The Place of Knowledge A Methodological Survey

Science in Context 4 (1):3-22 (1991)
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Abstract

A generation ago scientific ideas floated free in the air, as historians gazed up at them in wonder and admiration. From time to time, historians agreed, the ideas that made up the body of scientific truth became incarnate: they were embedded into the fleshly forms of human culture and attached to particular times and places. How this incarnation occurred was a great mystery. How could spirit be made flesh? How did the transcendent and the timeless enter the forms of the mundane and the contingent? Platonist and providentialist perspectives offered ways of speaking about the mystery, but, in general, it remained unresolved at the core of orthodox idealist historiography.1.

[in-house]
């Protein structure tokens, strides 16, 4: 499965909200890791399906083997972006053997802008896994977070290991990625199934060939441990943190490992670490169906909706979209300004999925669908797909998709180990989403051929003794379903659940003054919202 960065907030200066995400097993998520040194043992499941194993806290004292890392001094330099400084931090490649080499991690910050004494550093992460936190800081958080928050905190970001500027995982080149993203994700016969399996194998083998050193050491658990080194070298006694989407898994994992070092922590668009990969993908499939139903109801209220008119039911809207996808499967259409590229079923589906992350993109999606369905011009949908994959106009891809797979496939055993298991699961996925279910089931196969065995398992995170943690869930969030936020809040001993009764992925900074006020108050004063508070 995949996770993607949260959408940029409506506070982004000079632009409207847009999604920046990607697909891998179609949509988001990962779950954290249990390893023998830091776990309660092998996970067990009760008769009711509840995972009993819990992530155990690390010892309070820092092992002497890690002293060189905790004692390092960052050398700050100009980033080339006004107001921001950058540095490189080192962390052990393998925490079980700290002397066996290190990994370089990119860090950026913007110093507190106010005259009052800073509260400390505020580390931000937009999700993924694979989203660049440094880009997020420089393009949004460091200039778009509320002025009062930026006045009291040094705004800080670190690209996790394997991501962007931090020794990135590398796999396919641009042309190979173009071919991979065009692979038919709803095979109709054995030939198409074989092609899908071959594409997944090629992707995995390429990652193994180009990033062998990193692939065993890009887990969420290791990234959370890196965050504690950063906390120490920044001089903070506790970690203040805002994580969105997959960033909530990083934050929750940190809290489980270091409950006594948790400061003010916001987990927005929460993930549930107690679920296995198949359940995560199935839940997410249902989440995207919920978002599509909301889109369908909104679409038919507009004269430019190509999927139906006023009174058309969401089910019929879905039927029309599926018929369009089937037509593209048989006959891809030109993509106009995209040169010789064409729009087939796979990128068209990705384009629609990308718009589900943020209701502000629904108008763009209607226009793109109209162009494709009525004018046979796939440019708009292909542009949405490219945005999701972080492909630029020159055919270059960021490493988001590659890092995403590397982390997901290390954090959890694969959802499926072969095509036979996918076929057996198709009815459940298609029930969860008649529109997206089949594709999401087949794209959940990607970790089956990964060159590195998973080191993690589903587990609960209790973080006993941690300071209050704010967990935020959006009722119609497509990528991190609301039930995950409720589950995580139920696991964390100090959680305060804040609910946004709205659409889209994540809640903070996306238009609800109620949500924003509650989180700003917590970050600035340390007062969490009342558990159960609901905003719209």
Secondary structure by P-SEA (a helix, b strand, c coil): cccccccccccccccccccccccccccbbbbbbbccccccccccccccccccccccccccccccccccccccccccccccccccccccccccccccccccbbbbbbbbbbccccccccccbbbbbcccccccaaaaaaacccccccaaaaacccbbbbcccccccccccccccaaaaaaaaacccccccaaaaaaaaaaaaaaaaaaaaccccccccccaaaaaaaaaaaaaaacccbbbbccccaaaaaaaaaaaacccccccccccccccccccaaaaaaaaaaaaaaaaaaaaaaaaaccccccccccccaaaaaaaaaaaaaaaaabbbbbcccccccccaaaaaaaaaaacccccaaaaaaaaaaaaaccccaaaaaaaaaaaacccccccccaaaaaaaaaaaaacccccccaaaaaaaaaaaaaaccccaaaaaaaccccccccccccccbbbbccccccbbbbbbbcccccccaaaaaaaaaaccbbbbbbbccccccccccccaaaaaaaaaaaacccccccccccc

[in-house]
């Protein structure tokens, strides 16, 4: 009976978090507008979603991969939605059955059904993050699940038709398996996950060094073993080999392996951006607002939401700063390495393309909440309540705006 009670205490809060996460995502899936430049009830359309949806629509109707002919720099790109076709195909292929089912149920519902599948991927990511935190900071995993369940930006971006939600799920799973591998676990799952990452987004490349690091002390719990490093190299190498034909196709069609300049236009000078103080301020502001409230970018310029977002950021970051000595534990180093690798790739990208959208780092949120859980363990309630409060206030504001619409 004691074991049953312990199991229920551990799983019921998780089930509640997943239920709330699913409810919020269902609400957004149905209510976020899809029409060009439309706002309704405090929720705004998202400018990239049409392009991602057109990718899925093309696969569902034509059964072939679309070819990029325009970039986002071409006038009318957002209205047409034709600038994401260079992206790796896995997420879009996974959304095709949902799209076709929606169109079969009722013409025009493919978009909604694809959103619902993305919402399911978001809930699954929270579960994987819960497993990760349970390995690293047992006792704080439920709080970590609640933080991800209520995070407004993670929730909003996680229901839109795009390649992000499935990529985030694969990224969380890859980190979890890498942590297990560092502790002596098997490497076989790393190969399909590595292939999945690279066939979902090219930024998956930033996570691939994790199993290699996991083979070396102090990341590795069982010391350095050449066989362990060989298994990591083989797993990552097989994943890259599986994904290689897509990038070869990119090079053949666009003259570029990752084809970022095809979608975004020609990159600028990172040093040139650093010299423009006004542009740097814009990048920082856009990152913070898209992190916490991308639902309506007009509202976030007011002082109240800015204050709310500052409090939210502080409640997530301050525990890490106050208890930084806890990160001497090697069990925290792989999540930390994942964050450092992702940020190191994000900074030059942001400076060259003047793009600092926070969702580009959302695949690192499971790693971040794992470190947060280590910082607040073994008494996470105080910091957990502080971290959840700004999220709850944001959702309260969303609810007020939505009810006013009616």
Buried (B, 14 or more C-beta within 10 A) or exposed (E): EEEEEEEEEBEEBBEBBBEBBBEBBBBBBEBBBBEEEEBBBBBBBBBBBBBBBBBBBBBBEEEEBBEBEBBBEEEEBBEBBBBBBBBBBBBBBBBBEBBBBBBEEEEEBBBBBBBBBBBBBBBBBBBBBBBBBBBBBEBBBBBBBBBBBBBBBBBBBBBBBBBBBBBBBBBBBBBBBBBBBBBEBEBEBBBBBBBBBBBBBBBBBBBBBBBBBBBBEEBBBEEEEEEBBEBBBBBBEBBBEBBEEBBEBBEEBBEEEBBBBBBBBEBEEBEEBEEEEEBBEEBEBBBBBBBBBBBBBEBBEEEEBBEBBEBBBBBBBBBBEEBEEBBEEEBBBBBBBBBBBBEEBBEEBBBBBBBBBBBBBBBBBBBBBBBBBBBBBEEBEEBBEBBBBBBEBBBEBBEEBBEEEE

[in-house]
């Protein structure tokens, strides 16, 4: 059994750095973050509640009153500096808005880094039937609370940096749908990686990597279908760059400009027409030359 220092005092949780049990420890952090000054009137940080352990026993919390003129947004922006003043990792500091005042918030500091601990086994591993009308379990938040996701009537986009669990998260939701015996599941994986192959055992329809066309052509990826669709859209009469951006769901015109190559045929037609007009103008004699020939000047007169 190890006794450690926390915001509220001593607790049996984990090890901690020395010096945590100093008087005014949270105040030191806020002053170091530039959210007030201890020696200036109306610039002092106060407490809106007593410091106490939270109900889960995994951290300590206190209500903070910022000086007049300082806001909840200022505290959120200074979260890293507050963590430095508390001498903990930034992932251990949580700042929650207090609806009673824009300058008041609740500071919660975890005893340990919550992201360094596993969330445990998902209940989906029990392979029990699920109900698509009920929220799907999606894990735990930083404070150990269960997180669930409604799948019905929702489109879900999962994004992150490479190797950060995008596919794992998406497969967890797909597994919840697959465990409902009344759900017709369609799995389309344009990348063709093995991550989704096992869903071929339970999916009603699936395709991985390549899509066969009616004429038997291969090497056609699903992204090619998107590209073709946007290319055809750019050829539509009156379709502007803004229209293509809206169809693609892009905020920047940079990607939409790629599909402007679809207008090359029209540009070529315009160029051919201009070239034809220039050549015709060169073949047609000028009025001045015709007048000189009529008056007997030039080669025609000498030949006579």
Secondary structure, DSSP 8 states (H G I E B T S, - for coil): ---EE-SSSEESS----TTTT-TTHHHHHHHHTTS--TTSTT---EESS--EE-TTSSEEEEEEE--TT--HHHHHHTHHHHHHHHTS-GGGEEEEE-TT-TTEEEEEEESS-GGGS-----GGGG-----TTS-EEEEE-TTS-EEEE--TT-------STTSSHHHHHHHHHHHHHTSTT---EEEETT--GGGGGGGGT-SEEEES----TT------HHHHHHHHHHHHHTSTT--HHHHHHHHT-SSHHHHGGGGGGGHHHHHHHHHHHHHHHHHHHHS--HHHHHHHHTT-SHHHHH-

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Adi Ophir
Brown University

References found in this work

The Structure of Scientific Revolutions.Thomas S. Kuhn - 1962 - University of Chicago Press.
The View From Nowhere.Thomas Nagel - 1986 - Oxford University Press.
Philosophical investigations.Ludwig Wittgenstein & G. E. M. Anscombe - 1953 - Revue Philosophique de la France Et de l'Etranger 161:124-124.

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